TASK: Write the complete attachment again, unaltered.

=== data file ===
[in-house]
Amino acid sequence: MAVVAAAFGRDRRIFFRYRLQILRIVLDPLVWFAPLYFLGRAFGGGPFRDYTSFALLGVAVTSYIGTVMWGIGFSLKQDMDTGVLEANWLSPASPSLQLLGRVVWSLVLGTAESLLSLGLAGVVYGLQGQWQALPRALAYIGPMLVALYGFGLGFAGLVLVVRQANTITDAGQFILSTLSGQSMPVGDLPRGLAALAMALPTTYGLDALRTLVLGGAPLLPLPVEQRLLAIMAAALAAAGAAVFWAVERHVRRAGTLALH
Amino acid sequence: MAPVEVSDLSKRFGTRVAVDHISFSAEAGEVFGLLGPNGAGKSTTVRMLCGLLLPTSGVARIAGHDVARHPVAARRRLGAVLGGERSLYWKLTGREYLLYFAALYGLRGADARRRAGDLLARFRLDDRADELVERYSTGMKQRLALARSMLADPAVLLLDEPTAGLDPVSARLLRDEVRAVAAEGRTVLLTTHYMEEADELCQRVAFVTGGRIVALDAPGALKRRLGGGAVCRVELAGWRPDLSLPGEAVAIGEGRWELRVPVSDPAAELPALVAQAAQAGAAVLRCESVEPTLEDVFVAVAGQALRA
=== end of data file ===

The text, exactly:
[in-house]
Amino acid sequence: MAVVAAAFGRDRRIFFRYRLQILRIVLDPLVWFAPLYFLGRAFGGGPFRDYTSFALLGVAVTSYIGTVMWGIGFSLKQDMDTGVLEANWLSPASPSLQLLGRVVWSLVLGTAESLLSLGLAGVVYGLQGQWQALPRALAYIGPMLVALYGFGLGFAGLVLVVRQANTITDAGQFILSTLSGQSMPVGDLPRGLAALAMALPTTYGLDALRTLVLGGAPLLPLPVEQRLLAIMAAALAAAGAAVFWAVERHVRRAGTLALH
Amino acid sequence: MAPVEVSDLSKRFGTRVAVDHISFSAEAGEVFGLLGPNGAGKSTTVRMLCGLLLPTSGVARIAGHDVARHPVAARRRLGAVLGGERSLYWKLTGREYLLYFAALYGLRGADARRRAGDLLARFRLDDRADELVERYSTGMKQRLALARSMLADPAVLLLDEPTAGLDPVSARLLRDEVRAVAAEGRTVLLTTHYMEEADELCQRVAFVTGGRIVALDAPGALKRRLGGGAVCRVELAGWRPDLSLPGEAVAIGEGRWELRVPVSDPAAELPALVAQAAQAGAAVLRCESVEPTLEDVFVAVAGQALRA